Thangs announced a new AI-powered search function that could make finding 3D models incredibly simple.
There are several major 3D model repositories on the Internet, and they are so large that no doubt they include the 3D model you’re seeking. Thingiverse alone is currently approaching six million 3D models, and there are other repositories with similarly growing collections.
The problem is that as these repos grow, it is increasingly difficult to find what you want.
Typically search is done by keyword. The requestor types in a word or two, and the repository then searches descriptions, titles, tags and other textual elements in a vain attempt to identify appropriate items.
This, of course, fails miserably on large repos such as Thingiverse.
I often do what I call the “Vase Test”. This involves heading over to Thingiverse and seeing how many responses one gets from specifying “Vase” in a search. Today’s result is quite telling.
Thingiverse responds with only 10,000 entries, and then it stops! Basically they’ve given up on finding Vases for me, and demonstrates how broken it is to use textual search for 3D models. Previously each time I performed the Vase Test on Thingiverse I would get higher and higher results, far larger than 10,000. Now we’ll never know how many vases are on Thingiverse.
A few repos have developed “3D search”. This involves loading up a 3D model and the search attempts to find items with similar geometry.
Unfortunately, that doesn’t really work because very often you don’t have a similar 3D model: you want something new. Even worse, novices to 3D printing won’t have a chance of using 3D search because they often are unable to attempt designing a rough replica of their desired object.
Thangs has just introduced a new type of search that could resolve these issues: 2D search.
The concept is to upload a picture of what you are looking for, and then Thangs will attempt to find 3D objects that have similar geometry.
How could this work? It’s through the magic of AI.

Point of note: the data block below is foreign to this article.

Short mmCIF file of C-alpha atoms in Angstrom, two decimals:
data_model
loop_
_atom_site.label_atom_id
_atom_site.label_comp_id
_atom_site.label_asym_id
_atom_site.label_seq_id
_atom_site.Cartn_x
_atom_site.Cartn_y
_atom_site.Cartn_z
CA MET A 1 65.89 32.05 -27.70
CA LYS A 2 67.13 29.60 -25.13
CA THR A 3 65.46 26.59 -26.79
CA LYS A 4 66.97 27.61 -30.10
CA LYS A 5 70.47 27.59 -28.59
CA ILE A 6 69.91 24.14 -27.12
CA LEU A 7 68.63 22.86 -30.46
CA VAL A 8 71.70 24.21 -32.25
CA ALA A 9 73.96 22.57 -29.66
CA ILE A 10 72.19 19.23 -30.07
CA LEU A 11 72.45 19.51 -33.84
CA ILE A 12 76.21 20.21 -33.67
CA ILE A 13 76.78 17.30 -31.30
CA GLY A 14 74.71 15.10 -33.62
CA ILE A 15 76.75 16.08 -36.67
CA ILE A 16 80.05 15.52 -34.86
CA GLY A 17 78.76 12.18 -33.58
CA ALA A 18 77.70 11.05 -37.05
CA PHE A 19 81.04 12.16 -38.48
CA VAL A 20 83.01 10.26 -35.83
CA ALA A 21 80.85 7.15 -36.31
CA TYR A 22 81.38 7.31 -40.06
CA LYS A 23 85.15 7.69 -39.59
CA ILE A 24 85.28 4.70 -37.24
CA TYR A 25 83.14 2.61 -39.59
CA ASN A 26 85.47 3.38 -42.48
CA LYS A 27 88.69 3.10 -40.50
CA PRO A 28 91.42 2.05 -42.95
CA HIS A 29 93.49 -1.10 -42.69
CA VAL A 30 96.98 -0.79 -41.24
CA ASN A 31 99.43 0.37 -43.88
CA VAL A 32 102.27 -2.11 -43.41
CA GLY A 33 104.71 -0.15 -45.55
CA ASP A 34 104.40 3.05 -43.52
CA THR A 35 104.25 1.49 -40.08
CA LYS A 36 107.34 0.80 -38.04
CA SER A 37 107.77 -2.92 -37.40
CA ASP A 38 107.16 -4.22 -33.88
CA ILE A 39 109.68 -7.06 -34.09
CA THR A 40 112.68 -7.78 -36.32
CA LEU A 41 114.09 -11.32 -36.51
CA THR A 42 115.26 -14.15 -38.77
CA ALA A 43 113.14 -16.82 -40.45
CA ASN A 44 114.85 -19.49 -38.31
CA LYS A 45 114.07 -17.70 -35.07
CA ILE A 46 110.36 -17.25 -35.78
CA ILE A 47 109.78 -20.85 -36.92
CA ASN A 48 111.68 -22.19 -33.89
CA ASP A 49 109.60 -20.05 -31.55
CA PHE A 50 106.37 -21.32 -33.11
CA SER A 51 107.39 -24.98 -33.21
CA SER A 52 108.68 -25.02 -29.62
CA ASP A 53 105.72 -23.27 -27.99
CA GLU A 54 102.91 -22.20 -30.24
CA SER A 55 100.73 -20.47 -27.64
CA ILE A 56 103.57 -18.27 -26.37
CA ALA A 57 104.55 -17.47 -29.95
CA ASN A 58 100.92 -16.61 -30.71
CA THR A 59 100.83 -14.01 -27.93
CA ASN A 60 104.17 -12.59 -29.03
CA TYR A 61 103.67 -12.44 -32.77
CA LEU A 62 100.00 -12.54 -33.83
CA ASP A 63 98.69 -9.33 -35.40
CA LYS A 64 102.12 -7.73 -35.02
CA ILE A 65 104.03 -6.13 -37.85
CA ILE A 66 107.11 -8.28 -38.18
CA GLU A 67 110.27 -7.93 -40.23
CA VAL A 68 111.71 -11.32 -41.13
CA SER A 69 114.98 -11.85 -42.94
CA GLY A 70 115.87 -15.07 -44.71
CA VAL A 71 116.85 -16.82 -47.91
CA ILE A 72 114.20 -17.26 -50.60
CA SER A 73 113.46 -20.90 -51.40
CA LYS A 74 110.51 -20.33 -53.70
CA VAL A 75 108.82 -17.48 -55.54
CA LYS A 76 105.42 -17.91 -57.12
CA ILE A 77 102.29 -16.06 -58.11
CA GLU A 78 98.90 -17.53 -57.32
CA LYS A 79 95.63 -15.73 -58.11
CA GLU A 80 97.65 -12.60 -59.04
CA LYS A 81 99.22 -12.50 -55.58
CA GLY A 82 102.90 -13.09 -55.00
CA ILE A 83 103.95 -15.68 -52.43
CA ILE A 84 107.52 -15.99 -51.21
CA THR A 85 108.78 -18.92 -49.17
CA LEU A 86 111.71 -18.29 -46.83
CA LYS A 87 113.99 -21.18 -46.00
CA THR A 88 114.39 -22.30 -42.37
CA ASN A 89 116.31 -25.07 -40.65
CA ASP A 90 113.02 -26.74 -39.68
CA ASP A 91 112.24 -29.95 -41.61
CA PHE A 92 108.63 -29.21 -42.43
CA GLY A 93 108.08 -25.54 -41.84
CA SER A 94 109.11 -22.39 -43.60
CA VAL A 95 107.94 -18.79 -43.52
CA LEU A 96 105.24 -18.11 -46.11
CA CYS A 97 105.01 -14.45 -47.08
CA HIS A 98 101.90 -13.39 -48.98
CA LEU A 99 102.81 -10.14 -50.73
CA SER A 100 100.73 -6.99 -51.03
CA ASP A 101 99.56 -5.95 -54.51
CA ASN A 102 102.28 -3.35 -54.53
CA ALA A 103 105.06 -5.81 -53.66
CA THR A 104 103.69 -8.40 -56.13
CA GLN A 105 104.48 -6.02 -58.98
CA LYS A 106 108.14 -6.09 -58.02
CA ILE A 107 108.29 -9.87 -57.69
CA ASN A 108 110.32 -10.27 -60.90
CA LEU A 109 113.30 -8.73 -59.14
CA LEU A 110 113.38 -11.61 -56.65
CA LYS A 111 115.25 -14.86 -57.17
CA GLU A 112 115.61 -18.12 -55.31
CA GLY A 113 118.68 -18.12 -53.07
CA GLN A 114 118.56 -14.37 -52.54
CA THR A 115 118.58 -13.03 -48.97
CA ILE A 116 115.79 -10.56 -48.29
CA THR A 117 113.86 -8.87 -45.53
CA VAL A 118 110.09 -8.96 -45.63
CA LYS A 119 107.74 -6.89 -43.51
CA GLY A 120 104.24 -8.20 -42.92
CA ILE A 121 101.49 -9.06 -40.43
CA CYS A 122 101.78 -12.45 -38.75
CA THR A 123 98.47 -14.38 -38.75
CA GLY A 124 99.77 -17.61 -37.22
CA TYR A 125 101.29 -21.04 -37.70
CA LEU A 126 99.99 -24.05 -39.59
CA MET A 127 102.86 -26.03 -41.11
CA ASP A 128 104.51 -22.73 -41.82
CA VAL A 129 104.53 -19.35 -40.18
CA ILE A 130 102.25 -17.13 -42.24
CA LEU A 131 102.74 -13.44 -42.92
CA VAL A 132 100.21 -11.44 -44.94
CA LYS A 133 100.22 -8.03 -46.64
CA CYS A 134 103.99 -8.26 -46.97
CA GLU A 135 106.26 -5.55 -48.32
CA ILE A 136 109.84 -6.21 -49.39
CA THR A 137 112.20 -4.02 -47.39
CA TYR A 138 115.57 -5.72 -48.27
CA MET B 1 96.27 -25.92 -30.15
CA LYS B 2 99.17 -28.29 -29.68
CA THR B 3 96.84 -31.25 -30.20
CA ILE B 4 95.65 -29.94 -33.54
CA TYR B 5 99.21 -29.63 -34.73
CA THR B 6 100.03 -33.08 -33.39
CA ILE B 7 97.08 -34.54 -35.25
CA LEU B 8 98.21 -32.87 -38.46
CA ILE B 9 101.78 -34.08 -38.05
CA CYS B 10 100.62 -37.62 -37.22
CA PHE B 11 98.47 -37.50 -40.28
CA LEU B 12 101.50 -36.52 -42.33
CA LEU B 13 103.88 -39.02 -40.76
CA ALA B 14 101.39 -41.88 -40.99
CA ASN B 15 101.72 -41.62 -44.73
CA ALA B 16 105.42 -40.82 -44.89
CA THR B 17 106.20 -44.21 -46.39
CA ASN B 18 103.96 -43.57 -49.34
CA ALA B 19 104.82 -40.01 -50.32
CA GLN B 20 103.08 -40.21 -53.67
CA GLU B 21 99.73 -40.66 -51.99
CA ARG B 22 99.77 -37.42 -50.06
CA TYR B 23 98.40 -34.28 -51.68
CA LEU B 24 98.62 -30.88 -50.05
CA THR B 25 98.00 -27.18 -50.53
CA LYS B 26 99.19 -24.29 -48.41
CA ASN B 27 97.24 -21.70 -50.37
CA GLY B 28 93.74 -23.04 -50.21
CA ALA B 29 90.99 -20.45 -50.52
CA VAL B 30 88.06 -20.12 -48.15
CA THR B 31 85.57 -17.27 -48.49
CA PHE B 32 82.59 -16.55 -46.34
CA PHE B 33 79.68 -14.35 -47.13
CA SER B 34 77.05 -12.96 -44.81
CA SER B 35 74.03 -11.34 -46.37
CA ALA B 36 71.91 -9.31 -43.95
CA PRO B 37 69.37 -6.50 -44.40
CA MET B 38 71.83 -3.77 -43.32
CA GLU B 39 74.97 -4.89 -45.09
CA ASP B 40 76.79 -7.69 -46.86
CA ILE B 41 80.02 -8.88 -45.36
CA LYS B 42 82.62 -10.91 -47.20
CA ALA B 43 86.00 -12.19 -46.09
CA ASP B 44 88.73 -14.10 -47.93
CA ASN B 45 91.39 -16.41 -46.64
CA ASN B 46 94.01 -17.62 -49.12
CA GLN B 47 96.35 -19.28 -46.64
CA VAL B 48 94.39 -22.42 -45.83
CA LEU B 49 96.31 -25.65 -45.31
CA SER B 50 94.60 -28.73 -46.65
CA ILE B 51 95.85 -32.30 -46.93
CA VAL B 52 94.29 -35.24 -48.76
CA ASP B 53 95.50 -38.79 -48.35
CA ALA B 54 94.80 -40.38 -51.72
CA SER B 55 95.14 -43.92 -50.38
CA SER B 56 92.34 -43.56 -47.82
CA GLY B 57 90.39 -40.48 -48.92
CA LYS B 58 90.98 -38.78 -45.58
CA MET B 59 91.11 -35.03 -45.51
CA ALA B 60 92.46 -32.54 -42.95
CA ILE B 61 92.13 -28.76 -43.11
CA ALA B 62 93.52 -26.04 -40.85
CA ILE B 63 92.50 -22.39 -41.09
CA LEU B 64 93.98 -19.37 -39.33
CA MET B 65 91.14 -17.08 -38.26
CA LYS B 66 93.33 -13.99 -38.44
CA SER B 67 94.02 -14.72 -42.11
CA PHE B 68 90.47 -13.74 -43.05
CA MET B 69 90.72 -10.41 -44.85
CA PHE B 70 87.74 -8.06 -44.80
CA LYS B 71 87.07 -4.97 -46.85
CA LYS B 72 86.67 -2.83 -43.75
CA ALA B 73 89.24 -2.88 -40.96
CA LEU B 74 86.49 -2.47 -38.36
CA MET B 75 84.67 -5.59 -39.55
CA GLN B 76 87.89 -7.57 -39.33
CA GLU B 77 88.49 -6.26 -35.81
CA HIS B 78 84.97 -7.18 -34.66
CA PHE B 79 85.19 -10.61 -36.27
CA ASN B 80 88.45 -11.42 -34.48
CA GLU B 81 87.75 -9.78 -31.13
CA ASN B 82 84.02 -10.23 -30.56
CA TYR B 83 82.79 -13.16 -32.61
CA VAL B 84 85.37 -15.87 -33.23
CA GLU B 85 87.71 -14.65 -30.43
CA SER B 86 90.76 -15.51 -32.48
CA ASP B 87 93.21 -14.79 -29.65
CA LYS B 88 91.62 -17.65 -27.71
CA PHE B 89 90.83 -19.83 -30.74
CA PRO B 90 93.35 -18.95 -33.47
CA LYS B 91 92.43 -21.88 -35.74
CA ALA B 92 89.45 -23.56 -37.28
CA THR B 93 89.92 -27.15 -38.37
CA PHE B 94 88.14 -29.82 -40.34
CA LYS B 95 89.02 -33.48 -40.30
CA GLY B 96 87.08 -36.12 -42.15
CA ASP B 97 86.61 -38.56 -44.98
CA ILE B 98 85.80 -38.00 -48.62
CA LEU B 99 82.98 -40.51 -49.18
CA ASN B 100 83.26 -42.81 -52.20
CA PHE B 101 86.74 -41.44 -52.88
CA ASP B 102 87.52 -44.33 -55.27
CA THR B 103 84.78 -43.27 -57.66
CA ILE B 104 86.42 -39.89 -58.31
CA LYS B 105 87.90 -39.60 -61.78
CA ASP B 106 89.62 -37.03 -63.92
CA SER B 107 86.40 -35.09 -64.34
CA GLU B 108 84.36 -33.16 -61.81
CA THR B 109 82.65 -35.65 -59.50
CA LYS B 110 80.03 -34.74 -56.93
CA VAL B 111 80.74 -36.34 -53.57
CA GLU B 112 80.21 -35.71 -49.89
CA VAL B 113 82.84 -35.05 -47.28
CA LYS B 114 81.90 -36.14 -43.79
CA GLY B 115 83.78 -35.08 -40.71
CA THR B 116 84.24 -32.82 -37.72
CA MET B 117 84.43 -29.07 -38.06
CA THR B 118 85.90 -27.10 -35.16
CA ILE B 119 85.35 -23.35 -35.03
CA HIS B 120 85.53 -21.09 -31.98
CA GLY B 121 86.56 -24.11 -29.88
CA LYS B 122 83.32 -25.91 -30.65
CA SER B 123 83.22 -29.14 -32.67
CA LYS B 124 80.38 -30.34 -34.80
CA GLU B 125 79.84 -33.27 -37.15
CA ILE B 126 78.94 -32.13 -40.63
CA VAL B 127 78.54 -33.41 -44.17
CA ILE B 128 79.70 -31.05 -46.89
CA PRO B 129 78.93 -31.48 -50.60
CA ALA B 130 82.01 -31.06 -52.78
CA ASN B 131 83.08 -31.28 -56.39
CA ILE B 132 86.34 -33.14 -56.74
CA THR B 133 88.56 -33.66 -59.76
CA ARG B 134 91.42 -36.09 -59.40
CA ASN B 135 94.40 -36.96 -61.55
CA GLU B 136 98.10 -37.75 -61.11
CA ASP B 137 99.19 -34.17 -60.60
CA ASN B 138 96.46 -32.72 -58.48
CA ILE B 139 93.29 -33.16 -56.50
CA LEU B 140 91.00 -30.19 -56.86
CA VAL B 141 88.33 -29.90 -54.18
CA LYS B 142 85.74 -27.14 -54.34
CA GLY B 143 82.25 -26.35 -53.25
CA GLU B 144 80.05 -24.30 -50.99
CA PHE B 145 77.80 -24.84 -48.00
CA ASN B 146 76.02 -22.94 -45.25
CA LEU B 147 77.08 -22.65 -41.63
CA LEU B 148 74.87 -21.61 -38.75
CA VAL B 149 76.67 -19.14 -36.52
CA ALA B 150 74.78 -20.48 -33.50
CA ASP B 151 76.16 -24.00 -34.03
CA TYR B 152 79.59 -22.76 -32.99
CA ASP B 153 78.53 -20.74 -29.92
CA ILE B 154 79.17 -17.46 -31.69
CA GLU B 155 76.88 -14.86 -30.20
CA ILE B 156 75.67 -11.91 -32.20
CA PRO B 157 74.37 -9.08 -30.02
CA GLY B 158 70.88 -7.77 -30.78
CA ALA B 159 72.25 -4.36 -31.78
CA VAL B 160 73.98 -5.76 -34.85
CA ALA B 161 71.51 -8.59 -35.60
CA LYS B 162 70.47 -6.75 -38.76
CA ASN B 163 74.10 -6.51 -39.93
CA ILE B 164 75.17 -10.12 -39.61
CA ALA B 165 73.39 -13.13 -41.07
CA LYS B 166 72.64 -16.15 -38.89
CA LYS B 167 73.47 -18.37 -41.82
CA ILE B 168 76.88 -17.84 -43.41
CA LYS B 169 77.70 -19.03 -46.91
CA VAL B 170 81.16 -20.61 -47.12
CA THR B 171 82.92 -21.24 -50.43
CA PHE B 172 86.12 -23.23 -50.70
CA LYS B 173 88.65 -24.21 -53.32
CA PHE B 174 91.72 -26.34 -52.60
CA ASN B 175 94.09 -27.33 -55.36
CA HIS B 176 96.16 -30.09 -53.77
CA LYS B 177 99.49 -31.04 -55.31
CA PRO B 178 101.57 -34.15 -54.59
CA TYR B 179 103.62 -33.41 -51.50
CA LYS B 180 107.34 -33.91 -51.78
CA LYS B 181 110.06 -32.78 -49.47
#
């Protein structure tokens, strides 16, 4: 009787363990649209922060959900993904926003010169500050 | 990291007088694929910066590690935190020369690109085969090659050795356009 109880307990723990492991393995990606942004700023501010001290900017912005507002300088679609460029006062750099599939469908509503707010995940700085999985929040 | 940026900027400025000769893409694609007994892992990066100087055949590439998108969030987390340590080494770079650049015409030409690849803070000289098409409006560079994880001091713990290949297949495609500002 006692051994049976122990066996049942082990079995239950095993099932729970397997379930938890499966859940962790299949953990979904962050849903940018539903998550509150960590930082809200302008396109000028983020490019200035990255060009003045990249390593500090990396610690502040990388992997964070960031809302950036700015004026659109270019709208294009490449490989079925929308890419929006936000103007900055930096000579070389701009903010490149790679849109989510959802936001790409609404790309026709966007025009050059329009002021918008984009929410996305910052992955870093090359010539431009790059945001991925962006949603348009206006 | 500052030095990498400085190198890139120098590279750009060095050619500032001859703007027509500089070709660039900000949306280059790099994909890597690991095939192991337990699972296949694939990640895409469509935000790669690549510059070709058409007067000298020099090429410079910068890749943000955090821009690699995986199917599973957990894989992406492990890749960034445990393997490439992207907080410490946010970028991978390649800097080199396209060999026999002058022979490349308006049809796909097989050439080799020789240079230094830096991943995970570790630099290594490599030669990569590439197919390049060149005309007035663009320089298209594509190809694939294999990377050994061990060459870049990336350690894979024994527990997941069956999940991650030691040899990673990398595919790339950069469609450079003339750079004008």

We’re all familiar with the concept of text prediction: this happens when typing in a search box and Google attempts to fill in the remainder of the search query.
That kind of approach has been scaled up in recent releases of AI software. For example, you can type in a hypothetical caption for an image, and the AI will provide an image to match. You can type in a question and AI will provide an answer.
Another form of this recently developed is to provide a 2D image and the AI provides a corresponding 3D model. Companies like LumaLabs have leveraged this concept to create advanced 3D scanning systems using only a series of images. The company then created a “text to 3D” service.
This sort of approach is being used by Thangs to implement their new 2D search.
It’s likely they are using AI to convert the image into a rough 3D model approximation, and then using that to do the actual search.
As shown in the image at top, Thangs now allows you to upload a 2D image of, well, anything, and it then attempts to find it in their vast collection.
I haven’t tried this yet, but it may even be possible to draw a rough shape and then upload its image for a search.
This is an incredibly simple way to search for 3D models that, hopefully, will become popular among 3D model repositories.
This could be the only way to properly search large collections, and that certainly would be a boon to the industry as a whole: no more giving up on search!